13. My favorite moment: 17 needles. Not 17 PAIRS, or some number which can be divided INTO pairs, but 17 NEEDLES.
    I love that.

  14. “(An unconventional choice, I know, but it just came to me in a vision.)”
    I will giggle all day.
    You lead such a brave and adventurous life! I must get over my envy problem.

  15. well, I love that gansey… gorgeous, especially with the bleaching.
    As for the windows, as someone that has lived through several building projects, I feel your pain.

  16. We’ve had a similar rescue program going on in my house thanks to MOTHS. (Note plural form.) In the STASH, (or as my husband thoughtlessly refers to it, The Moth Buffet).
    I’ll be o.k., eventually, and so will the stash, eventually. Can’t say the same for the moths.

  17. You’re giving away denim? That’s what Norma said.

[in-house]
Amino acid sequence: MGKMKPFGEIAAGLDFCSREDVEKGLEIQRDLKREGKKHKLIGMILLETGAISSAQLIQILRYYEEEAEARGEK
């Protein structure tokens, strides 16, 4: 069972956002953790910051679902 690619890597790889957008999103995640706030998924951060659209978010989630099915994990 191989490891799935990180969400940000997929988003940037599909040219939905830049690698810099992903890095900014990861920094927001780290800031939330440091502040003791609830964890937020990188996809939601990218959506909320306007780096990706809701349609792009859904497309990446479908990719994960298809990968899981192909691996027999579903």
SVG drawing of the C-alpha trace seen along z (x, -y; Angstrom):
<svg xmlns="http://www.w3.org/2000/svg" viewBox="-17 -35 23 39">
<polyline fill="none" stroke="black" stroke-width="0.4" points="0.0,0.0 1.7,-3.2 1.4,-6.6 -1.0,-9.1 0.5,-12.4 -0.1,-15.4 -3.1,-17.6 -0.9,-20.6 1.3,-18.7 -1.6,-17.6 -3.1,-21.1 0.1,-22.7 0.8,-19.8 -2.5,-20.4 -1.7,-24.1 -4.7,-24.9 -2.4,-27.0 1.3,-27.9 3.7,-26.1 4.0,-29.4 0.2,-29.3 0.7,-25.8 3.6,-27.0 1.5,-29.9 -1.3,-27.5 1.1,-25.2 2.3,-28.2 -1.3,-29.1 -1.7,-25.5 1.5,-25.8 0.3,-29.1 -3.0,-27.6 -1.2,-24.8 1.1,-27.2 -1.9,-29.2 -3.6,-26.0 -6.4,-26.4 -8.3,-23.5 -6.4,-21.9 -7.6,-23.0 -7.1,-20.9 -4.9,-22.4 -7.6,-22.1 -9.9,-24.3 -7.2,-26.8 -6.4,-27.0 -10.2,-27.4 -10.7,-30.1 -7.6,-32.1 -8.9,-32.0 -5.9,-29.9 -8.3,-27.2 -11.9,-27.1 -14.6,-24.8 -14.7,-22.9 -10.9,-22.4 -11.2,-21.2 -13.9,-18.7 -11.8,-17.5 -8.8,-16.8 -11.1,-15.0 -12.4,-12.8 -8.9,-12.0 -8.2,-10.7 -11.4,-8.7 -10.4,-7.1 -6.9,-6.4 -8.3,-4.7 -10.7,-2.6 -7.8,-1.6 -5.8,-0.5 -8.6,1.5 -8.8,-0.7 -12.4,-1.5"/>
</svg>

18. I feel your window replacement pain!! The massive (3 stories and a basement) brick 1900’s house I lived in at West Point went thru a renovation which included lead abatement and the renovation of all windows and doors and involved living thru a NY summer and early fall with plastic sheeting for windows, workers walking on scaffolding outside the non-existant windows (including bedrooms and bathrooms) starting at 7am every day, workmen walking in and out of the house all day leaving doors open and letting the bugs in and the dog out, dirt and plaster dust and paint splatters on every surface, and hollow core interior doors in place of the front and back doors all winter. (They were smaller and had lovely pieces of scrap plywood nailed above them to “make them fit”. We got to shovel snow inside the house as well as outside that winter.) That was the year my yarn and I cemented our love affair with the 2 gallon Ziploc bag. My new house has new windows, which while they don’t have history and character, do keep the ouside outside where it belongs.

  19. Oooh, that baby sweater is wonderful! Love it. And your attention to detail with the bleach pen makes it that much more en vogue for the wee one. (the worn denim look, as you know, is all the rage.)